Former British Prime Minister Teresa May famously said in July 2016, “Brexit means Brexit” after the British voted in the referendum to leave the EU. Since that time, the U.K. and then the EU have been trying to work out how to construct the most famous divorce in recent history.
The U.K. must leave by December 31 and the on-again, off-again Brexit negotiations are almost at an end–despite the fact that no one yet knows if there is a deal or not.
There has been fighting talk on both sides, from French President Emmanuel Macron, and Prime Minister Boris Johnson.
Both Macron and Johnson have a lot to lose
With the defeat of President Trump in the U.S., British Prime Minister Boris Johnson arguably needs the EU more than he wants–it is thought that Biden (who was anti-Brexit) is less likely to prioritize a U.S./U.K. trade deal, particularly when he is concerned about the implications of Brexit on northern Ireland and the peace deal.
And French President Emmanuel Macron has nothing to lose by pushing Britain hard. His polling numbers are down at home—he has come under attack for the way he has managed the Covid-19 pandemic. He is up for re-election next year, and he will lose votes if he is seen to concede too much ground on fishing rights. And as a keen pro-European, he is eager to see off any home-grown ideas of a ‘Frexit’ (a French exit from Europe) by showing how badly a country can fare on its departure from the EU.
Both sides have been blaming each other
The Daily Express, a pro-Brexit newspaper, argued that France cannot afford a no deal, particularly in terms of its agricultural exports–France has $1.4 billion annual surplus in trade with the U.K. (for example, France is the biggest supplier of apples to the U.K. as well as providing lots of French vegetables and cereals).
In return, President Macron has warned that Brexit would be terrible for the U.K. economy. He said that Britain would lose more in a no deal scenario than the EU, saying the right to fish in British waters was worth $890 million to EU fishermen, but access to European energy markets was worth up to $2.6 billion to Britain.
Despite several warnings that the talks should never go further than mid October, then late October—in mid November, the situation is moving into what was reported by Bloomberg to be labeled “move week”–where action is necessary in order to get any accord, ratified and implemented in time.
If not, the U.K. will have to return to quotas, tariffs and lengthy border controls for the first time since it joined the EC (European Communities, as it was then known) in 1973.
It’s all about fishing, sovereignty and a level playing field
On October 21, EU President Charles Michel told the European parliament that yes, “Brexit means Brexit,” and “we want a deal, but not at any cost.”
There is a stalemate around two main issues–that of access to fishing waters and a level playing field, how British and EU companies must follow the same rules and standards in bringing goods to market and who decides if those rules have been broken.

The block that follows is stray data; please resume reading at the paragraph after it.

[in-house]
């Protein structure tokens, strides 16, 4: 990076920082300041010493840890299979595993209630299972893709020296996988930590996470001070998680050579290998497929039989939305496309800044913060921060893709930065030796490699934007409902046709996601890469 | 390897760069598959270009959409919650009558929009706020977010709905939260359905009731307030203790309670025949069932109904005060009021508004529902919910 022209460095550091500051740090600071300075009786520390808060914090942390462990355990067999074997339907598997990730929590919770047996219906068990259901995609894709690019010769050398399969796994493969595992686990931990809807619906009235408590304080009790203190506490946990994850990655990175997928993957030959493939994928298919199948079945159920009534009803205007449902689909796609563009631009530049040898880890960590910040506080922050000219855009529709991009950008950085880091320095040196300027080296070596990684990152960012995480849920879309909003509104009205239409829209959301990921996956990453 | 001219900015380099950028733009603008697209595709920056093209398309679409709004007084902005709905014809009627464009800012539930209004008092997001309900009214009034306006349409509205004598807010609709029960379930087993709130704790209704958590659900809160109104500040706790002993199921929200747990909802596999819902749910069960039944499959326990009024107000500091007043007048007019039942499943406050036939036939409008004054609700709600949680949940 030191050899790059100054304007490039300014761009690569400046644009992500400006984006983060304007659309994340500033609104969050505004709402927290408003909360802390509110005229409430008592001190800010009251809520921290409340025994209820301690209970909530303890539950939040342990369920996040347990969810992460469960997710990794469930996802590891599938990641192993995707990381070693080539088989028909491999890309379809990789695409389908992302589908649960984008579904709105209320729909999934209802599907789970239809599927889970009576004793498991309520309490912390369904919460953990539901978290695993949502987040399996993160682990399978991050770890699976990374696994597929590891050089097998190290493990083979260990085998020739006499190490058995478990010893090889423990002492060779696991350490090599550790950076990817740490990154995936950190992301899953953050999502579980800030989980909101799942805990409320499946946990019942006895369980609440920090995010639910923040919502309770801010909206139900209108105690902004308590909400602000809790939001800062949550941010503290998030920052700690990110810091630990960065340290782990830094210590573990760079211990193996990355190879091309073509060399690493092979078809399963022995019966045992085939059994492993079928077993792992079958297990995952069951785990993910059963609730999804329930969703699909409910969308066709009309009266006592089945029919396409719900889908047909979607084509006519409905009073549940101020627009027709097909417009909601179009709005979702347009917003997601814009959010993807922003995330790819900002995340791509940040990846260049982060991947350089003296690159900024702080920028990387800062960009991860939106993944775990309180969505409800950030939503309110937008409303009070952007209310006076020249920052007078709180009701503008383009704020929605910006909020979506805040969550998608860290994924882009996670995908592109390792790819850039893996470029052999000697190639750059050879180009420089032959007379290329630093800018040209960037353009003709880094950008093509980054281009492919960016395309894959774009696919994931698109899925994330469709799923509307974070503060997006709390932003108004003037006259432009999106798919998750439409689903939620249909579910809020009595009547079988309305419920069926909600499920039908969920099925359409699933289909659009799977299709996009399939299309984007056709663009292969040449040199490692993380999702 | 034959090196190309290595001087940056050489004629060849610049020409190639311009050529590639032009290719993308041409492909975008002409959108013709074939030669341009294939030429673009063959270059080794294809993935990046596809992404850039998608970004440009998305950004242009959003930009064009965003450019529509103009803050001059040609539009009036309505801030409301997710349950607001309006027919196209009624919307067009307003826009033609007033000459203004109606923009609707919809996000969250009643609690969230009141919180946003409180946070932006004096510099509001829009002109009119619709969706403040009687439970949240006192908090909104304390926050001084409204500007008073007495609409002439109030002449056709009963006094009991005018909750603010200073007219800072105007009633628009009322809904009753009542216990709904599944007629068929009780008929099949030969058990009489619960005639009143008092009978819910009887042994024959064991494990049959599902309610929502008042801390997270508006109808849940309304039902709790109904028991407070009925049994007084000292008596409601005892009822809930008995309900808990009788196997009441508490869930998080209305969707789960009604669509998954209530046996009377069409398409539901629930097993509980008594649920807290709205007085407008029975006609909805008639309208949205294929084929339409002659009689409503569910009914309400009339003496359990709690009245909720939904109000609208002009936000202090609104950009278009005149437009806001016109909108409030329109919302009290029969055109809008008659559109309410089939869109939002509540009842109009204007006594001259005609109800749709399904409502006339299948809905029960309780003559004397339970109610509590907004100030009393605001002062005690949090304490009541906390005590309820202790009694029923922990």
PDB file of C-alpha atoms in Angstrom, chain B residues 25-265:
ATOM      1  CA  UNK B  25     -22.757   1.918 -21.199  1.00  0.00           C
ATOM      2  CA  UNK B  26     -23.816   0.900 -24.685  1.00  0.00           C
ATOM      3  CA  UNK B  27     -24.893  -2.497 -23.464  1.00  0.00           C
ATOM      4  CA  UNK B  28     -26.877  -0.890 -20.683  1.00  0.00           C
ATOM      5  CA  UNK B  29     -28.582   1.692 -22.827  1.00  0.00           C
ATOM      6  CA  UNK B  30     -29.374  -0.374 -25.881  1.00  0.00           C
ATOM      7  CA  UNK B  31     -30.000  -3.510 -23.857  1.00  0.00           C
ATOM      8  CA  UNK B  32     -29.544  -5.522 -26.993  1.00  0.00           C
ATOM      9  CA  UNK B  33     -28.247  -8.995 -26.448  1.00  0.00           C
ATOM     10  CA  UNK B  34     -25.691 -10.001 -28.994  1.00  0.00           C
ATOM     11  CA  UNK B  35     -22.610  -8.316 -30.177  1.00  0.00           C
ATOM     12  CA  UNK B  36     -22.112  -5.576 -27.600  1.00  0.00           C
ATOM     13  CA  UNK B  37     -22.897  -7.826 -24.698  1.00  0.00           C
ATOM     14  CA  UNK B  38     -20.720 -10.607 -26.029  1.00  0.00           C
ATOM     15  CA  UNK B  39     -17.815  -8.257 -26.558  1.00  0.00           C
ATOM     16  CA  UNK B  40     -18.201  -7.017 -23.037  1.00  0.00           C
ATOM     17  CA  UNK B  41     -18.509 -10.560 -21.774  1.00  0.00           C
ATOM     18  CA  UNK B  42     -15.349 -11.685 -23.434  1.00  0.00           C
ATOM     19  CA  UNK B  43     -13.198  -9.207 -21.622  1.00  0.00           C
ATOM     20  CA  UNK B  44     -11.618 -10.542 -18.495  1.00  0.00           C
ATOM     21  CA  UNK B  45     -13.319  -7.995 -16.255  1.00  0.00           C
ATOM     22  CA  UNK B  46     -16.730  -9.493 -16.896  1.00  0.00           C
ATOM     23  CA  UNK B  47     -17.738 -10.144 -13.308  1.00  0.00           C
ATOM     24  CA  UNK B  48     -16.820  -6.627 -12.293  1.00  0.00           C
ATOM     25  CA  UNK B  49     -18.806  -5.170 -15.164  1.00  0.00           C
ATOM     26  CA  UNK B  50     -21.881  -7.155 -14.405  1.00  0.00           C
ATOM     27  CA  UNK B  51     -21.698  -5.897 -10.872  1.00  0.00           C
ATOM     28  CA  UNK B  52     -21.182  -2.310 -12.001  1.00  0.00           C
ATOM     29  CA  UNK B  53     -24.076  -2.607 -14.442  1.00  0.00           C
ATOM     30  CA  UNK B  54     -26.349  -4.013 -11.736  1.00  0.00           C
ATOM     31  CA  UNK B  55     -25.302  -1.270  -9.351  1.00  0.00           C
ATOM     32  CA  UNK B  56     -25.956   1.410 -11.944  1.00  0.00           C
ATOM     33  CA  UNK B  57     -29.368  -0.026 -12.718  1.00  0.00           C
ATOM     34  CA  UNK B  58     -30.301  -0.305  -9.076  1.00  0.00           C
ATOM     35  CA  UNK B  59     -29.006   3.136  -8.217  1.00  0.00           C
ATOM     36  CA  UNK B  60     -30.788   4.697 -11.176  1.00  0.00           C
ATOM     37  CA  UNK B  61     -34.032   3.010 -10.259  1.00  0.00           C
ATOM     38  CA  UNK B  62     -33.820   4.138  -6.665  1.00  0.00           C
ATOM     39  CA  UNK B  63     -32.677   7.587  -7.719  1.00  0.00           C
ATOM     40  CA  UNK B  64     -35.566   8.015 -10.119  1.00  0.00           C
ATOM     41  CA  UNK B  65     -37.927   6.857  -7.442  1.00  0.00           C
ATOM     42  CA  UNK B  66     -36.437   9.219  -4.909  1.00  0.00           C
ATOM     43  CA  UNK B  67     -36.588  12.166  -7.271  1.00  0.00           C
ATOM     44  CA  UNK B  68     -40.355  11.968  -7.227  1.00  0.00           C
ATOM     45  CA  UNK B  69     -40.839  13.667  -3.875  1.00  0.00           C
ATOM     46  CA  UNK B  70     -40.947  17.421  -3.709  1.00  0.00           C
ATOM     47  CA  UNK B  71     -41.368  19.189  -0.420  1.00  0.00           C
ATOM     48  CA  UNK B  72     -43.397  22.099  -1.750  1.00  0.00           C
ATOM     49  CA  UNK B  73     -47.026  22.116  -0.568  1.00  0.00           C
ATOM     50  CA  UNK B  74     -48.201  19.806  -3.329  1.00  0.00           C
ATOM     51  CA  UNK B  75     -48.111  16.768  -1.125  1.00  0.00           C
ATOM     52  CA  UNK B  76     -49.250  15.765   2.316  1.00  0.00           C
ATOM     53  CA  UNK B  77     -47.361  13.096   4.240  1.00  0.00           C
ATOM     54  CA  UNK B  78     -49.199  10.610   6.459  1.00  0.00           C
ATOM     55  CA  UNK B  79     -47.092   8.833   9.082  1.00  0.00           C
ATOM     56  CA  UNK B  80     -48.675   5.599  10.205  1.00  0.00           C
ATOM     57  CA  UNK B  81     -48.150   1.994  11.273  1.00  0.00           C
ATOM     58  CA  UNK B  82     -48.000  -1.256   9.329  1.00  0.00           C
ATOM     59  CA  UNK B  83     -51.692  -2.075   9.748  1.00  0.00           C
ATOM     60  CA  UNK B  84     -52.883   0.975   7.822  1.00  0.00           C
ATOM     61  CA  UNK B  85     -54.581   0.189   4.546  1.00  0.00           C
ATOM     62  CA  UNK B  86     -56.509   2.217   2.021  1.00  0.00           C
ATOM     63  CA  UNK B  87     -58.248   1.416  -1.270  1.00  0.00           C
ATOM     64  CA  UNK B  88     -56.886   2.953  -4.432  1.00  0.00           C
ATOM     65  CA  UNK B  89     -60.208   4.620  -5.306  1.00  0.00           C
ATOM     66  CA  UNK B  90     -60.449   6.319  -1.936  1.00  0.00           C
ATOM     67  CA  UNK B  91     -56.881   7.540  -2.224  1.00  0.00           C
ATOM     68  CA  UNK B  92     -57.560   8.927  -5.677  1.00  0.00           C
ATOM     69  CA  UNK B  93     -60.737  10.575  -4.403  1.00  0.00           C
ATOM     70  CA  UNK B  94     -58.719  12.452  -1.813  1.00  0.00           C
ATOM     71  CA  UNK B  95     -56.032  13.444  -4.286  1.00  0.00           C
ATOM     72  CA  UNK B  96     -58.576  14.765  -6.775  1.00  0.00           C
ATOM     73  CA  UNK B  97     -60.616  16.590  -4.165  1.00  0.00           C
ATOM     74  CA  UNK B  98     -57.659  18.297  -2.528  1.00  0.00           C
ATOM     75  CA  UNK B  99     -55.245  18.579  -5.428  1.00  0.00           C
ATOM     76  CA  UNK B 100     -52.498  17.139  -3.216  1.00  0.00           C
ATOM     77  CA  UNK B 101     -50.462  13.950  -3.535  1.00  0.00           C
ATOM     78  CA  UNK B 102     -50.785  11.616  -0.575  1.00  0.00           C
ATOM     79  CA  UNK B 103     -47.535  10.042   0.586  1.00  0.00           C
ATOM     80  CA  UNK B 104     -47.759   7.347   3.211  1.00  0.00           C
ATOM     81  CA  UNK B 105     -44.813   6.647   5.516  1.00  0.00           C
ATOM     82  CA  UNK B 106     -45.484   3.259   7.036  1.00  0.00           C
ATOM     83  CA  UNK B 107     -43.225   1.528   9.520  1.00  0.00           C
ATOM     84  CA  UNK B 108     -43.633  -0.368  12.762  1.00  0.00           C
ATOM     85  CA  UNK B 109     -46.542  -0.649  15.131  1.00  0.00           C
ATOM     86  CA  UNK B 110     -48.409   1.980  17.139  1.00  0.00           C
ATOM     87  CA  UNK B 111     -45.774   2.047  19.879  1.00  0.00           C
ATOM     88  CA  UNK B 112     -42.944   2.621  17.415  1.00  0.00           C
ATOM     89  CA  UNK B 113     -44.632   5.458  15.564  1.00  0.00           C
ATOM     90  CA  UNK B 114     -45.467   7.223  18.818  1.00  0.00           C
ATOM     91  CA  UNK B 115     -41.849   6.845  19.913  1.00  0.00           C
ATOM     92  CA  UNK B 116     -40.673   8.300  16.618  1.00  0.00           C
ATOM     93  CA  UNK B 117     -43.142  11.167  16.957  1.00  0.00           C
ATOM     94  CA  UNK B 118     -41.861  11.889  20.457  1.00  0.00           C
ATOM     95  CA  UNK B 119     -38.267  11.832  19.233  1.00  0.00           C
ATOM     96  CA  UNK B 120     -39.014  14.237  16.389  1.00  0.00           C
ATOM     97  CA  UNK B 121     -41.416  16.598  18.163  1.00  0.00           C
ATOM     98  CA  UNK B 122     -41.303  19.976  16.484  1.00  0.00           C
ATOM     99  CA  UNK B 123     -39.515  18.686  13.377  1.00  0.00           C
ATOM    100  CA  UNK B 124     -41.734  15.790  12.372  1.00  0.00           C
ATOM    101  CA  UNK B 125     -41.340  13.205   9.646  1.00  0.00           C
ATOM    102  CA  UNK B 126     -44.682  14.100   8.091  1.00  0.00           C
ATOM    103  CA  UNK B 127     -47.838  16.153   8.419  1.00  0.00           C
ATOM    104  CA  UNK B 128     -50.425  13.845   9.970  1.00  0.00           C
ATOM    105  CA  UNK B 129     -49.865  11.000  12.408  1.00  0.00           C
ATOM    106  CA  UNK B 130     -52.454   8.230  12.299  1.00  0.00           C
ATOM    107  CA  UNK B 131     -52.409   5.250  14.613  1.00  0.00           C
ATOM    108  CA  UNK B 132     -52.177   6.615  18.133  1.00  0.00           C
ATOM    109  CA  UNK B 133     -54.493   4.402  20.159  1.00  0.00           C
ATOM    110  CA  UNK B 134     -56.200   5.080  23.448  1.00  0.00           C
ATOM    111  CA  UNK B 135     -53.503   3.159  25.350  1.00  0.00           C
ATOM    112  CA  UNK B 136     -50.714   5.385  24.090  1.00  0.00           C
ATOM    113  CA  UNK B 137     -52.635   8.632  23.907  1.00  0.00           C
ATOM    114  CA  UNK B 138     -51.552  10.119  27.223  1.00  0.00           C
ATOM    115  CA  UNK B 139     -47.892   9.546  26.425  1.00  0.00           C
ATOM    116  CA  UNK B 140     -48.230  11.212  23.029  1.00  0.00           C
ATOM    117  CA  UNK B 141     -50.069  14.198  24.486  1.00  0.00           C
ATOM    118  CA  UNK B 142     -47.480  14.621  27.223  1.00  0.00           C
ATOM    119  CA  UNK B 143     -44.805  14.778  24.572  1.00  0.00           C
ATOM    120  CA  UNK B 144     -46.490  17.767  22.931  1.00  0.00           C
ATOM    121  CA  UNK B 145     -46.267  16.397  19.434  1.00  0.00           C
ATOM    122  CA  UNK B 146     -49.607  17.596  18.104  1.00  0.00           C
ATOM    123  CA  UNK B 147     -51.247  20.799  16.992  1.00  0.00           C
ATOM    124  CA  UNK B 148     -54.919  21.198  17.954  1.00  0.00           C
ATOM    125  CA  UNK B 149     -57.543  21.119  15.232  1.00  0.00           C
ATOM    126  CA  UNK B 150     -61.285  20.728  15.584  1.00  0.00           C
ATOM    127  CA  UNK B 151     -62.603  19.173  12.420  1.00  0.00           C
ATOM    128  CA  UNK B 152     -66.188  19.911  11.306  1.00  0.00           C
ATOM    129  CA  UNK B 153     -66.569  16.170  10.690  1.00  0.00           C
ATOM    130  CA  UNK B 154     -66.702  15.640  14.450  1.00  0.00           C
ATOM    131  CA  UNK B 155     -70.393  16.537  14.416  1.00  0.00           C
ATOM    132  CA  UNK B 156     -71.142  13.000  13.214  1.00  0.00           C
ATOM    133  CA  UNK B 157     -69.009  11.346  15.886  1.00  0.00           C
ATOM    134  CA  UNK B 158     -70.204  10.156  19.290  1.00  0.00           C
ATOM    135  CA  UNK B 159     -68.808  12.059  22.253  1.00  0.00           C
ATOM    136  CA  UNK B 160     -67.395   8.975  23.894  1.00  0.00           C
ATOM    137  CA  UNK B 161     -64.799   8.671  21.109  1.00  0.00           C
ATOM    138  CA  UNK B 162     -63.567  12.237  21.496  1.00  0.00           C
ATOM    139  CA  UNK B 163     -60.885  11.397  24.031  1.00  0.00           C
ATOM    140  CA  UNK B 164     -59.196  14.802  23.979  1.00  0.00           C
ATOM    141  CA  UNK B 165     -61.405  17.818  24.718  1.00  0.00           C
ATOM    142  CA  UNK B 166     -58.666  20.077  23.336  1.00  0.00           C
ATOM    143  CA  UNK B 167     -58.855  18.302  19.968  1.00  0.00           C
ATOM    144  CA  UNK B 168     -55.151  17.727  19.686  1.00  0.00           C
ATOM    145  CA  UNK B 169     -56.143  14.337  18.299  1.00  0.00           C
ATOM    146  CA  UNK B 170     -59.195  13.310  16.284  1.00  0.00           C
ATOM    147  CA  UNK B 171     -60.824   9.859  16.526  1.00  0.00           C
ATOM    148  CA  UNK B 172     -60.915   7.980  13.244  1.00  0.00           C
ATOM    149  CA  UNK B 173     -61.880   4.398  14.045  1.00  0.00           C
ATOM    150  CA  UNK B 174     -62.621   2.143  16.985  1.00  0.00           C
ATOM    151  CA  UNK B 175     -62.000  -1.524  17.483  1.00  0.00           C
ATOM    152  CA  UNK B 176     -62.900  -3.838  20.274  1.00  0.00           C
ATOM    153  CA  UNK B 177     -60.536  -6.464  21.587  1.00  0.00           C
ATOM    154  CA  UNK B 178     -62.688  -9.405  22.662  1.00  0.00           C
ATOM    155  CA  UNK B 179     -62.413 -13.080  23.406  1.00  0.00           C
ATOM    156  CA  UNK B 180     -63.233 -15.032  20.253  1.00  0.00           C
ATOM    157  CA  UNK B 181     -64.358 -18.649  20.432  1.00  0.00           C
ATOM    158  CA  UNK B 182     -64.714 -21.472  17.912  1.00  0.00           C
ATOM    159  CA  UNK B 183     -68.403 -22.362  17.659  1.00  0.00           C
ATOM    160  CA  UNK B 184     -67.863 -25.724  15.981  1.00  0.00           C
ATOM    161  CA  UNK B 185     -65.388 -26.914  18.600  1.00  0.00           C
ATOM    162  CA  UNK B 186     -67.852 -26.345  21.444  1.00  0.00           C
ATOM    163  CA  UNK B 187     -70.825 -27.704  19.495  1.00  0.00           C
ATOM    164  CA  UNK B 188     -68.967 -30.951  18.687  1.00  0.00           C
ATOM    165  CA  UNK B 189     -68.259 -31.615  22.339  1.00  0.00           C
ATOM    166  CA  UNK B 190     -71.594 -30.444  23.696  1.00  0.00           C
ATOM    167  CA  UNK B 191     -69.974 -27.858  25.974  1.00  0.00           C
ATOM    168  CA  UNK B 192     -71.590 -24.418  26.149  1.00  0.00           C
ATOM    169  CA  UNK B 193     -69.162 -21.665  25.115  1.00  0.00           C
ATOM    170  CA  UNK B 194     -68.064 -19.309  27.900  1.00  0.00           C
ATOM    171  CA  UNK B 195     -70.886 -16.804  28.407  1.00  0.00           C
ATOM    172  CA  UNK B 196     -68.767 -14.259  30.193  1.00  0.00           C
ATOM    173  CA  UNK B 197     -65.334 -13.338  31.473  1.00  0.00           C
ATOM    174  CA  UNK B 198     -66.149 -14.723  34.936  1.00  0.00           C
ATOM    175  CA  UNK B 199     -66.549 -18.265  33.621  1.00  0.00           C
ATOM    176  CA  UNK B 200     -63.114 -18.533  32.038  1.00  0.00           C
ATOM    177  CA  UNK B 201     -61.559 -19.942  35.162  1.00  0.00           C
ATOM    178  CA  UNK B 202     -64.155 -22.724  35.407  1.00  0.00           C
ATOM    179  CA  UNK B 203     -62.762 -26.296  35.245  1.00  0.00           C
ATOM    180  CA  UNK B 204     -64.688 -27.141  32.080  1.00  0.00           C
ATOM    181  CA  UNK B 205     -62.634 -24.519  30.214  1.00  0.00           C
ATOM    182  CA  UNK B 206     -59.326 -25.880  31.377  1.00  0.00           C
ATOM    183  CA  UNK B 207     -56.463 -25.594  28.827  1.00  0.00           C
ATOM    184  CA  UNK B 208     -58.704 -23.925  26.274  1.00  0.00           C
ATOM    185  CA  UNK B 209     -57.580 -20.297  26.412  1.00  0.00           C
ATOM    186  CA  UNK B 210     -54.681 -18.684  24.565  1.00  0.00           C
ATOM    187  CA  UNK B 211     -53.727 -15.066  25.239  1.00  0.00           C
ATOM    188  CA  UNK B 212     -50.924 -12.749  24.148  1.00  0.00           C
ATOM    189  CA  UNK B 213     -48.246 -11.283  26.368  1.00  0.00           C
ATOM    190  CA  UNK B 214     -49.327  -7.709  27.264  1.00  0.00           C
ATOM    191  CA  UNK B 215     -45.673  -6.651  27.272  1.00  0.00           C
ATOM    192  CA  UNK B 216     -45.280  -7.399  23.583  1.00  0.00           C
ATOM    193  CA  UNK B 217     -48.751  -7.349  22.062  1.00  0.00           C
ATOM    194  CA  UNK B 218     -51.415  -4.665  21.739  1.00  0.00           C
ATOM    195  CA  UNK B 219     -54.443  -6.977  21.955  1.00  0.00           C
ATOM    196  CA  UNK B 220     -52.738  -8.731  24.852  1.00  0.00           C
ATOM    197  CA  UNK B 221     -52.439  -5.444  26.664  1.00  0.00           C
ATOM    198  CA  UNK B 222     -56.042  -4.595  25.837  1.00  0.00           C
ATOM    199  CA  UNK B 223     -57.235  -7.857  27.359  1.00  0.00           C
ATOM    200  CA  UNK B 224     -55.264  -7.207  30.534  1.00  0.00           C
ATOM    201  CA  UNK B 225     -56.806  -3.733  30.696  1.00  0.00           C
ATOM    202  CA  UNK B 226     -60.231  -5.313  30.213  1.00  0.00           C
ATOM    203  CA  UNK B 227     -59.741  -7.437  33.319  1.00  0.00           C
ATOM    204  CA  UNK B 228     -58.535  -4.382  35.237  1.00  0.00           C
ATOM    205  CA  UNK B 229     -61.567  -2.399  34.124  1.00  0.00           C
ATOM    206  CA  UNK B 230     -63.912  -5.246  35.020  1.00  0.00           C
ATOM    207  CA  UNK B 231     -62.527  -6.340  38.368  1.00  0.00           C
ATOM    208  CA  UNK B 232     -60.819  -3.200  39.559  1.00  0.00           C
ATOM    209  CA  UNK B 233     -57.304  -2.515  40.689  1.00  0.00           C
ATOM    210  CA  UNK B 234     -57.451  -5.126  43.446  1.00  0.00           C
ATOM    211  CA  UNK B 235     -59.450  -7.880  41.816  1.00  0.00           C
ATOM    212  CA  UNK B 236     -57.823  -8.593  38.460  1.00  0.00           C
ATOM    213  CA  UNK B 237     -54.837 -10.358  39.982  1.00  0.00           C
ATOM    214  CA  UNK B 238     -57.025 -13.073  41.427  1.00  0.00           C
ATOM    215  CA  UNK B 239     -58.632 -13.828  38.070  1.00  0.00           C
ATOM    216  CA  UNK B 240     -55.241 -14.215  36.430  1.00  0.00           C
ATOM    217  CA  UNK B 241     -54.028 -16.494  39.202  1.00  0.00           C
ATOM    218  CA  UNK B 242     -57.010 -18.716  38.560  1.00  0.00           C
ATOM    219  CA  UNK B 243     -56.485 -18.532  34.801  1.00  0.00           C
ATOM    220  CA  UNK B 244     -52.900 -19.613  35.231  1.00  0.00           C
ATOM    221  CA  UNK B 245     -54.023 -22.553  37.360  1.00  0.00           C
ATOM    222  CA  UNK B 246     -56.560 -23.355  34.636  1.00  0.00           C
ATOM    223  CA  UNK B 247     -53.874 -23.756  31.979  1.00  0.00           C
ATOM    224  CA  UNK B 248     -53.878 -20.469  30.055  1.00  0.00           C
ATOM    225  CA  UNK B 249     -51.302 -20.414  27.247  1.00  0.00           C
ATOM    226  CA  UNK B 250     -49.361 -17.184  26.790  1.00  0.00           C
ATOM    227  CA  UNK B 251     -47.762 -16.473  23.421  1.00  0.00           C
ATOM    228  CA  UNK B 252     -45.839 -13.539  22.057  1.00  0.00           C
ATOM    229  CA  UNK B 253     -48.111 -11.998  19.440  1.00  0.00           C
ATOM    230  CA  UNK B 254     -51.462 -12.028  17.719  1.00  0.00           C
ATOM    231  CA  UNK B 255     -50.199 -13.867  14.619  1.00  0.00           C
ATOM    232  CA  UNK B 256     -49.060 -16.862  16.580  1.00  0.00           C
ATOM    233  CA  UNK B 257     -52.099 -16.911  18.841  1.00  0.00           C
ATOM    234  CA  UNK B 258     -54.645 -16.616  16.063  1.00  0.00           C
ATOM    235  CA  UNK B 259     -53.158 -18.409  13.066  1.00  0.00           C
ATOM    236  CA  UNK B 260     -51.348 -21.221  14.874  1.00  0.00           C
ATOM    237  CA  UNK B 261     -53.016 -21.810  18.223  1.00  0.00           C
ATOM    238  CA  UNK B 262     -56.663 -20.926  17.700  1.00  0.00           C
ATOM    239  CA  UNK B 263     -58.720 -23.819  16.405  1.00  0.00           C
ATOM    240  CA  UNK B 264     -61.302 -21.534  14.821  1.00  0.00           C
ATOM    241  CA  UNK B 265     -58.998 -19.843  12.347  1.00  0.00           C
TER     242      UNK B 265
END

The British want to profit from their own coastal waters and to control them—“our laws, our trade and our waters,” as chief U.K. negotiator David Frost tweeted this week.
For the Europeans, it’s about sharing access to resources. As Michel said, “Yes, we want to keep access to U.K. waters for our fishermen, exactly like the U.K. wants to keep access to our huge and diversified markets for its companies.”
In addition, he added, “our U.K. friends… want access to our Single Market, while at the same time, being able to diverge from our standards and regulations, when it suits them.”
Both sides want the maximum and Michel’s words could be applied equally: “on ne peut pas avoir le beurre, l’argent du beurre, et le sourire de la cremiere. You can’t have your cake and eat it too.”
It’s still about the fish
Texts are being drafted, according to Les Echos, to meet in the middle on some of the issues. The British have been adamant that the EU Court of Justice cannot be responsible for legal decisions–which the EU has conceded–and it seems likely that a council of arbitration could be a solution for resolving disputes.
As regards state aid, the British have conceded and suggested that an independent authority could be created to control state aid, ensuring that companies who had access to open markets weren’t being bolstered by individual governments.
Fishing, however, seems to be the stumbling block. The EU–the one without the fish–is in a weaker position according to Les Echos but it wants to use access to the EU transport and energy market as contingent on still getting their boats into U.K. waters.
U.K. fishing waters are incredibly fertile and bring in the EU’s second largest catch each year—whilst it doesn’t account for much in economic terms, it is an incredibly emotive issue in coastal fishing areas and one of the reasons why the ‘no’ camp won the referendum. However, 64% of all U.K. fish is sold to the EU, so the U.K. would suffer if trading restrictions were put in place by the EU.
The British is saying that the EU needs to accept lower quotas. One idea would be to phase lower quotas in over time, so that the impact wouldn’t be quite so savage on either side.